# How exactly does the electrolysis of water work?

When we pass electricity through water it breaks into hydrogen and oxygen gas.

$$\ce{2H2O -> 2H2 + O2}$$

What I couldn't understand is how the electrical energy is converted to breaking the bonds of water molecule. I've searched a lot but couldn't find any satisfactory answers on how the energy conversion happens.

Few thoughts :

1. The fast moving electrons from the battery hit the water molecules breaking them into hydrogen and oxygen ions.
2. I think above idea is incorrect as pure water is an insulator and blocks passage of electrons. Then it might have to do with the electric field that exists through out the water between the anode and cathode. Does this electric field somehow transfer energy to the water molecules and split them ?
3. Above idea makes sense to me as we can think of each $\ce{H2O}$ molecule as a dipole $\ce{2H+-O^2-}$, so it can interact with electric field.
4. I feel all above ideas are silly and there is some sophisticated way to reason this which I don't know yet.

Electrolysis of pure water is very difficult, but adding only a small amount of ions make the process easily achieved. In most places, there are enough minerals in the water that the ionic strength or conductivity of the water is great enough for electrolysis to effectively occur without needing to add additional ions to the water

Water dissociates into H+ ions and $\ce{OH–}$ ions; the $\ce{H+}$ ions are attracted to the negative electrode (the cathode) and are converted (reduced) to a hydrogen atom ($\ce{H}$) (i.e. $\ce{e- + H+ -> H}$). This is highly unstable and immediately reacts with another hydrogen atom to produce $\ce{H2}$, molecular hydrogen gas. At the other electrode (the anode), oxidation occurs. The $\ce{OH-}$ ions are attracted to the positive electrode where they are oxidized to form oxygen gas ($\ce{O2}$) and hydrogen ions ($\ce{H+}$). However, if chloride is present, it will oxidize (instead of the $\ce{OH–}$ ions) and form chlorine gas, which will then react with the water to form hypochlorous acid.

The cathode reaction is: $\ce{2H+ + 2e- (cathode) →H2 (g)}$
The anode reaction is: $\ce{2OH– → 4e-(anode) +O2 + 2H+}$
The overall reaction is: $\ce{2H2O → 2H2 (g) + O2 (g)}$

• Thank you. I know the reactions and gases that form at each terminal. But I still don't understand how the electrical energy is converted into breaking the bonds. For example, in an incandescent light bulb, the fast moving electrons hit the atoms in filament and make them vibrate. (converting electrical energy into vibrations of atoms). I'm wondering if something like this happens in electrolysis too.. Feb 15 '17 at 13:47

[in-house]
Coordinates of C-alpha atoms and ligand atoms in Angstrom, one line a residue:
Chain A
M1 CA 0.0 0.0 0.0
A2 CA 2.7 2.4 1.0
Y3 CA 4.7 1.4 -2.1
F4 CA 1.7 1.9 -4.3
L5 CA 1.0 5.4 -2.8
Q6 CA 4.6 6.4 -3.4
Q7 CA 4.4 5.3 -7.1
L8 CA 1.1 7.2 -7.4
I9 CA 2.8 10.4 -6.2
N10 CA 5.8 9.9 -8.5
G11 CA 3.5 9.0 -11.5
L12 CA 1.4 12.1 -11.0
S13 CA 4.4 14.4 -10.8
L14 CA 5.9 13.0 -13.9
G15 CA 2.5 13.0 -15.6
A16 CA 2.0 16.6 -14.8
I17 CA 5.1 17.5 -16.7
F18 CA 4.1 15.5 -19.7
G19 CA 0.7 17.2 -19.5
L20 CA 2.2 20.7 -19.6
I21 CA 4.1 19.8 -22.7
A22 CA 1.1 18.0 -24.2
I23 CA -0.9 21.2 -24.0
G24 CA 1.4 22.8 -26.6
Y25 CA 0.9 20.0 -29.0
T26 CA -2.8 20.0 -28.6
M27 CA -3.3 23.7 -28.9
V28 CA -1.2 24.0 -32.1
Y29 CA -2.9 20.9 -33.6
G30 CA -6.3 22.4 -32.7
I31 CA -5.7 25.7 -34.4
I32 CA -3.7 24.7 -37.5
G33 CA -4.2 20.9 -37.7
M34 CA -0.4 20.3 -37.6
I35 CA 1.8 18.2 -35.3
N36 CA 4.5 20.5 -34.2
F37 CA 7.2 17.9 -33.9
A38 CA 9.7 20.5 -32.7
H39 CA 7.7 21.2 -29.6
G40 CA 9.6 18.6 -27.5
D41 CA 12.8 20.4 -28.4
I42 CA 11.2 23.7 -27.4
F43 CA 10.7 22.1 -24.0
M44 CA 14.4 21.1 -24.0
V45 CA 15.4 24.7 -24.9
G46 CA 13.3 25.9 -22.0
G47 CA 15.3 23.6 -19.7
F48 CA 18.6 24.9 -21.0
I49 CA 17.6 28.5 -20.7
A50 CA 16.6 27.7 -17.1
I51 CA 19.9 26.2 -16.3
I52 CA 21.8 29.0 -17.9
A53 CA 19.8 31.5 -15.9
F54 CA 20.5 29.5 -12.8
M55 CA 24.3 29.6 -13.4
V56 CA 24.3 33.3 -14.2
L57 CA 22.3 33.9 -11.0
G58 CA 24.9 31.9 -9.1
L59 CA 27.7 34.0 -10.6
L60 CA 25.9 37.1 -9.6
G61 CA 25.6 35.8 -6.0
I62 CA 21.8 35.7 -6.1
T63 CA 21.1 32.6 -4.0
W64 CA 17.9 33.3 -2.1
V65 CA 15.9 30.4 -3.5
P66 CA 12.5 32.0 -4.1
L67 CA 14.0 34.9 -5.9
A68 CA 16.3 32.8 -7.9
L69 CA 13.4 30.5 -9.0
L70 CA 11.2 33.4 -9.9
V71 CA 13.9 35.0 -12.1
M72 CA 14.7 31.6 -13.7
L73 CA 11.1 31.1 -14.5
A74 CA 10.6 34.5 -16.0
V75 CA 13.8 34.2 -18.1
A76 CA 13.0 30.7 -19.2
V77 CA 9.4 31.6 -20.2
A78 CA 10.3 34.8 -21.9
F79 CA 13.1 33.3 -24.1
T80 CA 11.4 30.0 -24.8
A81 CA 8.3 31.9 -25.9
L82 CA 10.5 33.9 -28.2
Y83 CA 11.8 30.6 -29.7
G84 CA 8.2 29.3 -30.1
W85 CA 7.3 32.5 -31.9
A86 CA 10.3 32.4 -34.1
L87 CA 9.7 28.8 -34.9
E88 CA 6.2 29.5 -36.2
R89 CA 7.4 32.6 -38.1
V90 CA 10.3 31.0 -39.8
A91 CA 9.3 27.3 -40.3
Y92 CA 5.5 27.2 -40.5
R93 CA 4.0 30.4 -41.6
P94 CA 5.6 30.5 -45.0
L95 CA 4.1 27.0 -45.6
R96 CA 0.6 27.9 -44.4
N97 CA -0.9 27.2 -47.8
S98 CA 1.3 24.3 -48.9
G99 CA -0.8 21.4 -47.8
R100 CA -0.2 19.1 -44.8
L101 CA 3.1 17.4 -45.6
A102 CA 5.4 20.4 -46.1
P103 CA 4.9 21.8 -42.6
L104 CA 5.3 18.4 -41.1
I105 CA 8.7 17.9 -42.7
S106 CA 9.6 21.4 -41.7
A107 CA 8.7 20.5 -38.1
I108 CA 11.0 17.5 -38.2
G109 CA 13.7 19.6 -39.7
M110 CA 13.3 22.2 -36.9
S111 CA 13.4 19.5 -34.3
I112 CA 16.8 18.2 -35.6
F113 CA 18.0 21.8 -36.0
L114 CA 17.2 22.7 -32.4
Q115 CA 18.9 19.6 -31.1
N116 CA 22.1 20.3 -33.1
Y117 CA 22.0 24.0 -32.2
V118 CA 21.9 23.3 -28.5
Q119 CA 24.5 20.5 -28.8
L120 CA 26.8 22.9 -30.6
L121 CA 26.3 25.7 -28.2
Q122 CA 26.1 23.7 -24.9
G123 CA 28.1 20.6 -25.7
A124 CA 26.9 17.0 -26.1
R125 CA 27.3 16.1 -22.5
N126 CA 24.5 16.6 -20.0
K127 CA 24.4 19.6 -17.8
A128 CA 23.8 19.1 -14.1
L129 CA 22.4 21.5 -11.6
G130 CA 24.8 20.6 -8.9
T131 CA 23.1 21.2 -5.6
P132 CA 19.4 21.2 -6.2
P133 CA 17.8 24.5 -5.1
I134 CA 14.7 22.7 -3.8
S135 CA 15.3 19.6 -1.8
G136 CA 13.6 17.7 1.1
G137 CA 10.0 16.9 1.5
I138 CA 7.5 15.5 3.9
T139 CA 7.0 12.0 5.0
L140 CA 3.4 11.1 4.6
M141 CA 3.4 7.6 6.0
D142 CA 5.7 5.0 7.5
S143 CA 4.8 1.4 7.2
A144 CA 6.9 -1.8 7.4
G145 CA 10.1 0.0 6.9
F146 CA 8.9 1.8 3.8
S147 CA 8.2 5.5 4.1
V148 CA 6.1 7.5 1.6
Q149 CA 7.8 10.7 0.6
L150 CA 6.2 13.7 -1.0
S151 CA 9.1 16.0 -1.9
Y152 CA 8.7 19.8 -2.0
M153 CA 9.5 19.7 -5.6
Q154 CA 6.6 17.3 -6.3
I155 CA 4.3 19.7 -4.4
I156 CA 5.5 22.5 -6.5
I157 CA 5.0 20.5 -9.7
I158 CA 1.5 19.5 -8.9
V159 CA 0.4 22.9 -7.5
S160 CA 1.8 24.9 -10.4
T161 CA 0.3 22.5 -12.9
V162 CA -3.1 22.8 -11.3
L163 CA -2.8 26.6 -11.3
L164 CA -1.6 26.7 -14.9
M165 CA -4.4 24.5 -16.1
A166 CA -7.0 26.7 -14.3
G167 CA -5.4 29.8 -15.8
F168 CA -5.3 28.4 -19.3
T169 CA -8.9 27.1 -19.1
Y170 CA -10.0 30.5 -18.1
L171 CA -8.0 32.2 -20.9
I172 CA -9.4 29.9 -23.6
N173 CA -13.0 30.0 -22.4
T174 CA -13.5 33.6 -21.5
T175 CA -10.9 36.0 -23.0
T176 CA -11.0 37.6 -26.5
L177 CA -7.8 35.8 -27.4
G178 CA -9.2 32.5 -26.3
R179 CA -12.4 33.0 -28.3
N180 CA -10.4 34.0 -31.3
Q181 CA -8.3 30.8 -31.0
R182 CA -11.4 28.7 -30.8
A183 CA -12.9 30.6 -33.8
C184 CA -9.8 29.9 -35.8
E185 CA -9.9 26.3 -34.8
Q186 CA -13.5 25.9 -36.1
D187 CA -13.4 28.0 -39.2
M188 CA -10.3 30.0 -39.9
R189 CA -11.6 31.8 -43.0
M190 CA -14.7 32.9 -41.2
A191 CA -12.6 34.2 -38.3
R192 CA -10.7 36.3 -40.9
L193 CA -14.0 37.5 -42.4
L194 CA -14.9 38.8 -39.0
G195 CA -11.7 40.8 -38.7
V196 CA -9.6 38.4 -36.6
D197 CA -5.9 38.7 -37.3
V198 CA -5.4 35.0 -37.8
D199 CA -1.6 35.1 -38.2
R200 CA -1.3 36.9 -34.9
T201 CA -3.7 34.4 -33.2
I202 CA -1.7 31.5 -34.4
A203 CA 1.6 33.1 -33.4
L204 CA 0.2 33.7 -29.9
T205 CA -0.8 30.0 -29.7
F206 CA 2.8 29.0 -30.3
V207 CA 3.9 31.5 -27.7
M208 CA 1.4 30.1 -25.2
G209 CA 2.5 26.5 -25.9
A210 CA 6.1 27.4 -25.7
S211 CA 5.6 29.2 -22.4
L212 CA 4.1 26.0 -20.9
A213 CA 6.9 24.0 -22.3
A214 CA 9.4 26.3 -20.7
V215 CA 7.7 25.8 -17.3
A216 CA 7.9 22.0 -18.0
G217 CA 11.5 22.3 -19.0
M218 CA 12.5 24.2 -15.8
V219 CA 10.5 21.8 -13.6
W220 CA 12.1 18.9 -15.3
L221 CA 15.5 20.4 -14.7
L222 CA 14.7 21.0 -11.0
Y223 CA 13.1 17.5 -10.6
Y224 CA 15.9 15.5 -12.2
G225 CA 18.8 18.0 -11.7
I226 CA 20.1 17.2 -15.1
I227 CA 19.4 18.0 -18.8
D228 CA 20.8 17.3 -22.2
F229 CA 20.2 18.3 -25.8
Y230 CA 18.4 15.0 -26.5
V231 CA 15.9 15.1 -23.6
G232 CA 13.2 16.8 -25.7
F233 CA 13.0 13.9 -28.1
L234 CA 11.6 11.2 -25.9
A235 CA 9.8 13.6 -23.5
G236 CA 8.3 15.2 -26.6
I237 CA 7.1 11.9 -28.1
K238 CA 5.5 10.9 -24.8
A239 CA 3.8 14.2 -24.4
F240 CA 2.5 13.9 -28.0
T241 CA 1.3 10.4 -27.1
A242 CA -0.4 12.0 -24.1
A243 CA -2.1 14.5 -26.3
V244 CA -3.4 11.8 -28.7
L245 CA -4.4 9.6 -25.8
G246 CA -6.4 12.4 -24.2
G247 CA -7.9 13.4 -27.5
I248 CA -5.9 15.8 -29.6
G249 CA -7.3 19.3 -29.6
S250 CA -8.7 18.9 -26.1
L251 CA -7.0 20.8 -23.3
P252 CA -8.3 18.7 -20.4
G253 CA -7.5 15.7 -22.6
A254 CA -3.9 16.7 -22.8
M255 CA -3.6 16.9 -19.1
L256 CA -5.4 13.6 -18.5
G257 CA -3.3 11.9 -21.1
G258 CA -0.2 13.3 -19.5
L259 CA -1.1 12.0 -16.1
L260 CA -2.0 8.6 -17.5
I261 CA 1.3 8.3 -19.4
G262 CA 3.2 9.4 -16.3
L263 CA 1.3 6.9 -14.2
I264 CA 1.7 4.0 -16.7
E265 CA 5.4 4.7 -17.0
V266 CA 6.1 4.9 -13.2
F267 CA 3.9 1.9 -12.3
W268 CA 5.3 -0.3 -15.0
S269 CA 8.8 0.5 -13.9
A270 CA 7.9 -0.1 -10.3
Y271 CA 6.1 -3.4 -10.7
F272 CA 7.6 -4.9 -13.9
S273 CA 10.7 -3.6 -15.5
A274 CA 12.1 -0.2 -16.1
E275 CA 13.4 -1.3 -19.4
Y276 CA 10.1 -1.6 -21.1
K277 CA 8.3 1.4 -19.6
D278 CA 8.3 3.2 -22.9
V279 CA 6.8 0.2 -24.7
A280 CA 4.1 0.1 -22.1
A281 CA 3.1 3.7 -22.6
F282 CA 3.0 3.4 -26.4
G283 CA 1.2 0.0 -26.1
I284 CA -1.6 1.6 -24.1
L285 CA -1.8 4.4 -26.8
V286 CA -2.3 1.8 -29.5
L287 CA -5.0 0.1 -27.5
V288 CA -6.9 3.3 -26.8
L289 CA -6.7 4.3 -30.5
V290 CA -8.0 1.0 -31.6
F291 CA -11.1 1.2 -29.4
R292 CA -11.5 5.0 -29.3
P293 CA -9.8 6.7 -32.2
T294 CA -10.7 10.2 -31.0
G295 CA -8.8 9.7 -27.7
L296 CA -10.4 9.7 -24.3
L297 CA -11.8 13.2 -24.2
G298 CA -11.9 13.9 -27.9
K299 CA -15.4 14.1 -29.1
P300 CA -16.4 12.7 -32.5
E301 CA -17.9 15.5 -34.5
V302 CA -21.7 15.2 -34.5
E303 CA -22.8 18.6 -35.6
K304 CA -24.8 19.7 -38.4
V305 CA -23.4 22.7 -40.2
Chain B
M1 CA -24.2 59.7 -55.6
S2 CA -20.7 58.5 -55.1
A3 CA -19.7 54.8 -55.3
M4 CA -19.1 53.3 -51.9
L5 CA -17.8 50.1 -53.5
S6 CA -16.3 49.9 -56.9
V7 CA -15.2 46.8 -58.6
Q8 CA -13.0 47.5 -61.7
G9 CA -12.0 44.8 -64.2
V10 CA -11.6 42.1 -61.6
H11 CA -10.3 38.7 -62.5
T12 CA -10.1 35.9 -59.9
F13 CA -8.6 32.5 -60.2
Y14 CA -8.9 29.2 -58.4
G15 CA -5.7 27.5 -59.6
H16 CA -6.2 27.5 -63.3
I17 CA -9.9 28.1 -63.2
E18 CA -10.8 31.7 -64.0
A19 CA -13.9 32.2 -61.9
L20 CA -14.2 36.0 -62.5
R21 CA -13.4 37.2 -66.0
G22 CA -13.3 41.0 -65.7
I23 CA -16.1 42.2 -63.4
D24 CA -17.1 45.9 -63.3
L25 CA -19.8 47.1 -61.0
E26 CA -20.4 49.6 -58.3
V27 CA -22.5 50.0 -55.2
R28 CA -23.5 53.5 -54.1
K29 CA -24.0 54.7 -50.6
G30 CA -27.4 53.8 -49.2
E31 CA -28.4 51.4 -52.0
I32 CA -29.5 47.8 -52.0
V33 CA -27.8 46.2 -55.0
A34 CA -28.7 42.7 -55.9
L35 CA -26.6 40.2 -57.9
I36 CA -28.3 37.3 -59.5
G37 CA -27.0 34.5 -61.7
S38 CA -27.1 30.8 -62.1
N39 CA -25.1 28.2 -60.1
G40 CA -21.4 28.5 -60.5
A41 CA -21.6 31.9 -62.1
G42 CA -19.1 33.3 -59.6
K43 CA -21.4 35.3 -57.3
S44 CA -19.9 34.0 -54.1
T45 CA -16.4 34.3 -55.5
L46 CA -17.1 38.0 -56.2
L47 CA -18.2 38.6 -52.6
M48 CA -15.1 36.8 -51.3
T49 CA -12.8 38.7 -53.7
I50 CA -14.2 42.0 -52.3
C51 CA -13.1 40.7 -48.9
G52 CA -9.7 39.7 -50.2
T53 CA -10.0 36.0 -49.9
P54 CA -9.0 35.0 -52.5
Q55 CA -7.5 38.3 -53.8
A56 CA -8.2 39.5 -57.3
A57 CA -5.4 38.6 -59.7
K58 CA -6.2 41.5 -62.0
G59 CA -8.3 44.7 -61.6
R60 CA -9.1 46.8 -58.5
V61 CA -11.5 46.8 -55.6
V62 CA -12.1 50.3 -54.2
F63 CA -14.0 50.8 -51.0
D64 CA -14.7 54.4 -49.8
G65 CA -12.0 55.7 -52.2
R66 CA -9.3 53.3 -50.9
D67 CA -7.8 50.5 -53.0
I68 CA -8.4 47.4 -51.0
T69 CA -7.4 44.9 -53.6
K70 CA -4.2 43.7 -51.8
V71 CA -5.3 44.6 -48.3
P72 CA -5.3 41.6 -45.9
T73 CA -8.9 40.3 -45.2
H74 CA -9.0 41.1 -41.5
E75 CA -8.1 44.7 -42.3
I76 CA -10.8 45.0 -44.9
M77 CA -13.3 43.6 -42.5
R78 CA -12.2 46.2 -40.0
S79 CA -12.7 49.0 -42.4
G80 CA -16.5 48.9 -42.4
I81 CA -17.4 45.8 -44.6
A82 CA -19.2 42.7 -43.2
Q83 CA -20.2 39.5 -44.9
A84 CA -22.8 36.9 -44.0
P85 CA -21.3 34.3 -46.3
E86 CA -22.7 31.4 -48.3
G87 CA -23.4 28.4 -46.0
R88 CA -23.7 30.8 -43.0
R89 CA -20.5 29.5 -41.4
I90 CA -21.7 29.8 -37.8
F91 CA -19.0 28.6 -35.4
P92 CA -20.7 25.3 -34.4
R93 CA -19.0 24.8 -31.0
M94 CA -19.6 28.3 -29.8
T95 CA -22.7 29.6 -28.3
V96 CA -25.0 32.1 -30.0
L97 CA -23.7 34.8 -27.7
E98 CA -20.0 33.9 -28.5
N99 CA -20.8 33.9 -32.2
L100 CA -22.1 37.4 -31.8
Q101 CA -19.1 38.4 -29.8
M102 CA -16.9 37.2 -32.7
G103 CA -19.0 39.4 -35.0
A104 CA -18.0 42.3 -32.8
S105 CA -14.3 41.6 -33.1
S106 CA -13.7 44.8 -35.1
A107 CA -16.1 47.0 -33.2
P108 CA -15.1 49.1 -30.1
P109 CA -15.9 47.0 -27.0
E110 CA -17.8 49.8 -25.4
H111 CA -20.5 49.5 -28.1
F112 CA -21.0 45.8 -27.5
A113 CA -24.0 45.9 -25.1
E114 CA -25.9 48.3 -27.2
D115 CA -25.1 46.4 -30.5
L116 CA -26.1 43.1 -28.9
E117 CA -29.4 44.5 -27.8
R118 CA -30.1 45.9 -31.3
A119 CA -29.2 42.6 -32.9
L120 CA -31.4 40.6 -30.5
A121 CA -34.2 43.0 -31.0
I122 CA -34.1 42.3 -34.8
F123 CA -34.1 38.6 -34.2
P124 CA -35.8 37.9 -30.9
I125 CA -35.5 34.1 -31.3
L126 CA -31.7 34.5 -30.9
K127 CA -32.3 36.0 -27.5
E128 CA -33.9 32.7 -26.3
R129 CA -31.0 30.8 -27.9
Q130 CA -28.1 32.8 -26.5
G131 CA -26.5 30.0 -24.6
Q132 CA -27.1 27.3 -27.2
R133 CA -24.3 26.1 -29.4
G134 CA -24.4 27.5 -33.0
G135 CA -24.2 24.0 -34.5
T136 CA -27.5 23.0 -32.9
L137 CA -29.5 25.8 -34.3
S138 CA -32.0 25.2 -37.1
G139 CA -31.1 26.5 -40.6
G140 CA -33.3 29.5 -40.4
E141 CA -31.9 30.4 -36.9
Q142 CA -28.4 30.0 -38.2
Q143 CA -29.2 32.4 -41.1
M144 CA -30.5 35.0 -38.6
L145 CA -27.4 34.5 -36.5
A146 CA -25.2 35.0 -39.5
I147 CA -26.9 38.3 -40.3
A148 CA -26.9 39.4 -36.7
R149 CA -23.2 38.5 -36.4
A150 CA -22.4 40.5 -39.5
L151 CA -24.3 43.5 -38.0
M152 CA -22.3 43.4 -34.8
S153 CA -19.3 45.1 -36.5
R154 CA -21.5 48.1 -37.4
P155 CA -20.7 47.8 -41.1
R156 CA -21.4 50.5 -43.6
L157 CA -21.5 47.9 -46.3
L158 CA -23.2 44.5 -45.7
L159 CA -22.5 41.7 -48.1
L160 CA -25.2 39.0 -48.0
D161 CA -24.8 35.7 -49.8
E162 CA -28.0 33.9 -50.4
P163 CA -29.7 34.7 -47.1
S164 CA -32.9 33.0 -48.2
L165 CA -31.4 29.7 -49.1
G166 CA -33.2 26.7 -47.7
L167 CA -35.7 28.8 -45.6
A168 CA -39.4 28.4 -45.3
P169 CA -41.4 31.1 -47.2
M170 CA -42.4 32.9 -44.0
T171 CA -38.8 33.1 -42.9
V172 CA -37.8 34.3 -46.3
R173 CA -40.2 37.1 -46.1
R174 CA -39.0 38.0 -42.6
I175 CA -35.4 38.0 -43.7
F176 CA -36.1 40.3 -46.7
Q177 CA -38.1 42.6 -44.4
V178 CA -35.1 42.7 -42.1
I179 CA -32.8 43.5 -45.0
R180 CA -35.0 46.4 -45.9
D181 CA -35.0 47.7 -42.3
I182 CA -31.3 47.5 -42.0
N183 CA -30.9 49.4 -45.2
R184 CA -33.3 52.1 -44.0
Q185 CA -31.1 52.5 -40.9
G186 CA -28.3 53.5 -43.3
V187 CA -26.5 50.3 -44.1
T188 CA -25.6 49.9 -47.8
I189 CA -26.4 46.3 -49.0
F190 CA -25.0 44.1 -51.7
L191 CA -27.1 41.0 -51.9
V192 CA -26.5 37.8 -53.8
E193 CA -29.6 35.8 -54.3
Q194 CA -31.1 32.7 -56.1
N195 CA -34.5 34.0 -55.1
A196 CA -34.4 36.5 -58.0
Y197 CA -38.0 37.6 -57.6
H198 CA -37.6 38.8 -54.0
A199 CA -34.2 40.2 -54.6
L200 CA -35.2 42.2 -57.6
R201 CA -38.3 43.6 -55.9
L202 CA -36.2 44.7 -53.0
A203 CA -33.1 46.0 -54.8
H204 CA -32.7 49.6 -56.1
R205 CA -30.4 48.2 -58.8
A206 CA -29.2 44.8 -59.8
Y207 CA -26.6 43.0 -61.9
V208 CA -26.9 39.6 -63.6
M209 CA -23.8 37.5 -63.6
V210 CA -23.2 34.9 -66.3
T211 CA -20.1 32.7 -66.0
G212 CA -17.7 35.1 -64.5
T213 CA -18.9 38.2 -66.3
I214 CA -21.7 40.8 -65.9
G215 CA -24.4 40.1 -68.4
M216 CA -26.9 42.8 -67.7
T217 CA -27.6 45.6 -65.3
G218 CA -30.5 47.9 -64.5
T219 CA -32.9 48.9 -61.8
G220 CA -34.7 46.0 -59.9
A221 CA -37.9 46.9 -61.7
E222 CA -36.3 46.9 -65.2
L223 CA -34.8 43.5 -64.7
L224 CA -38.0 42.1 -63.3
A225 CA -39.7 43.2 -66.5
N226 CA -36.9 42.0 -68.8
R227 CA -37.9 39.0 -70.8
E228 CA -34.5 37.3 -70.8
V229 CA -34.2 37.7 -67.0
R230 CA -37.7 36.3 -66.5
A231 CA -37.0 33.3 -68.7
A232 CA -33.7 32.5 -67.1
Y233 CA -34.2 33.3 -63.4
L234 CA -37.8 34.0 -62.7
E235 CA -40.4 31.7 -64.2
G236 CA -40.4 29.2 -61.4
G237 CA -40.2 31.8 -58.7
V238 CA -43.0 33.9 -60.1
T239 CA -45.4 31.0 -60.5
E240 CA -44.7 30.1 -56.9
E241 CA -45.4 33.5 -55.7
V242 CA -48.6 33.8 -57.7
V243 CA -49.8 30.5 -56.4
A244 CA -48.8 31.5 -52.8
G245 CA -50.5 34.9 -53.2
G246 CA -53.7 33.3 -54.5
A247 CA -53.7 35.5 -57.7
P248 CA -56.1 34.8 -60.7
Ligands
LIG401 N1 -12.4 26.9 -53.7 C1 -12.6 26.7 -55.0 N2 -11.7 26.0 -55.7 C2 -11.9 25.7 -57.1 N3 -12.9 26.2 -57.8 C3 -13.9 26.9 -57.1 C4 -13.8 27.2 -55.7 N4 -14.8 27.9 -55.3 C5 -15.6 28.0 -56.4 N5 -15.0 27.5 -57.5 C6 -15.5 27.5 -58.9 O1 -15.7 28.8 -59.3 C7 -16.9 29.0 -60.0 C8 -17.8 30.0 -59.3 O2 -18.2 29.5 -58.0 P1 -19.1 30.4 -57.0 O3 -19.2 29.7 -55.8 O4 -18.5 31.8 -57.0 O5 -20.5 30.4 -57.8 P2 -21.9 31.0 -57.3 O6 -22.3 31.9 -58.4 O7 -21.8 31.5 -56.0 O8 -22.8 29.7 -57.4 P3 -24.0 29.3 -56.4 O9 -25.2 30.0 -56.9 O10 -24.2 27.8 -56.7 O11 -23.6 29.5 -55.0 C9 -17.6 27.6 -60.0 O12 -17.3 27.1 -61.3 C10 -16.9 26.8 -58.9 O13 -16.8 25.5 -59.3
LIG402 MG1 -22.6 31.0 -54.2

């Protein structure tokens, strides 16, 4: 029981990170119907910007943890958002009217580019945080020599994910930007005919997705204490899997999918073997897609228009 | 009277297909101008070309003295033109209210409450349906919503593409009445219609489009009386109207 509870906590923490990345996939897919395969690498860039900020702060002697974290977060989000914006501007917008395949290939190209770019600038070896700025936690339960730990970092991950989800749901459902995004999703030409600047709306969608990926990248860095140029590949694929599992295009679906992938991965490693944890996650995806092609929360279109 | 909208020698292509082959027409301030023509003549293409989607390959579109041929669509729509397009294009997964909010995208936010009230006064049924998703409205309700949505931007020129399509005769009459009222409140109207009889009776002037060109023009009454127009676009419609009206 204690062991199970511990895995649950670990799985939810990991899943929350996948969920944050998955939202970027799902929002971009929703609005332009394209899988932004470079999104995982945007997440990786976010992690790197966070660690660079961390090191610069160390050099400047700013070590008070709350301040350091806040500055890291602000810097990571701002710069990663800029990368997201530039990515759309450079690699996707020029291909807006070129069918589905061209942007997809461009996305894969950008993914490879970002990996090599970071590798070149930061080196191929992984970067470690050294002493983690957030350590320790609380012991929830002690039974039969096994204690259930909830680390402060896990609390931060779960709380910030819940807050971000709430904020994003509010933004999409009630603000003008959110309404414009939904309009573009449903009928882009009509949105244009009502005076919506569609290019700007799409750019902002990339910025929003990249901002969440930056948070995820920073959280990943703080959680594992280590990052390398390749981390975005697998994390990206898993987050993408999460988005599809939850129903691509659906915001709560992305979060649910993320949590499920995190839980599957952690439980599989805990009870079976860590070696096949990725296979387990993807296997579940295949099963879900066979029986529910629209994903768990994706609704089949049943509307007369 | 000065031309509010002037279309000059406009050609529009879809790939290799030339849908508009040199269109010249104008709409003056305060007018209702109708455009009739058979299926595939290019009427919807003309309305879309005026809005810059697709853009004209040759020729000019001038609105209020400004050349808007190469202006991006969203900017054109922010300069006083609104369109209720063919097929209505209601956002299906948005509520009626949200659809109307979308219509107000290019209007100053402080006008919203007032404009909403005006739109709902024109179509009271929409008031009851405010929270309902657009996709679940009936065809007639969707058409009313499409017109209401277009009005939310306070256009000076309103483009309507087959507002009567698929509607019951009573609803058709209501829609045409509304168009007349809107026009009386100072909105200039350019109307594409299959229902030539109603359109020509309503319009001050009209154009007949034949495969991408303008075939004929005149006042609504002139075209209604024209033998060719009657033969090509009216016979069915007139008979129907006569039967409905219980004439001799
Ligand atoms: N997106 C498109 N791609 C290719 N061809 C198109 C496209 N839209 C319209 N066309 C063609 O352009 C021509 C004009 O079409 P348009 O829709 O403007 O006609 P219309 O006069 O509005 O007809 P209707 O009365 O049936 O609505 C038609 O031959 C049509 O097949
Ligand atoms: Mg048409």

• The electical energy is used to ionise the water into H+ and OH- and under the electric field they move towards cathode and anode respectively and react there. For eg : H+ ion moves towards cathode under electric field and reacts with electrons present on the negatively charged cathode to form hydrogen gas. Also, for pure water a huge potential is required to ionise water,so some salts are added to promote flow of current and ionise the water molecules
– user41346
Feb 15 '17 at 14:17

I think I can help with this question. Electrolysis is different than the incandenscence effect of light bulbs.

Water electrolysis requires an added chemical potential (a battery, say). This causes one electrode to be more prone to having excess electrons and behave as a cathode, reducing water to H2:
M + 2e- --> M(2-)
M(2-) + 2 H2O --> MH2 + 2 OH-
MH2 --> M + H2
The metal M acts only as a catalyst (could be Pt for instance). Note that M here is not a single atom, but a surface of many atoms, and MH2 represents a state in which there are two more-or-less covalent M-H bonds right beside each other. A quick electron bond rearrangement is all that is needed in the last step, e.g. imagine a box shape for HMMH and merely moving the bonds around: H-M M-H making M-M and H-H. No "hitting" or vibration/heat effect; just chemical potential at work.

The other electrode is, due to the battery, more prone to having electrons drawn away from it, behaving like an anode, oxidizing water to O2:
M --> M(4+) + 4e-
M(4+) + 2 H2O --> MO2 + 4 H+
MO2 --> M + O2
The quick electron bond rearrangement here can be imagined as O=M M=O making O=O and M=M (though O=O has a more complicated electronic description than a simple double bond).

--Allan in Regina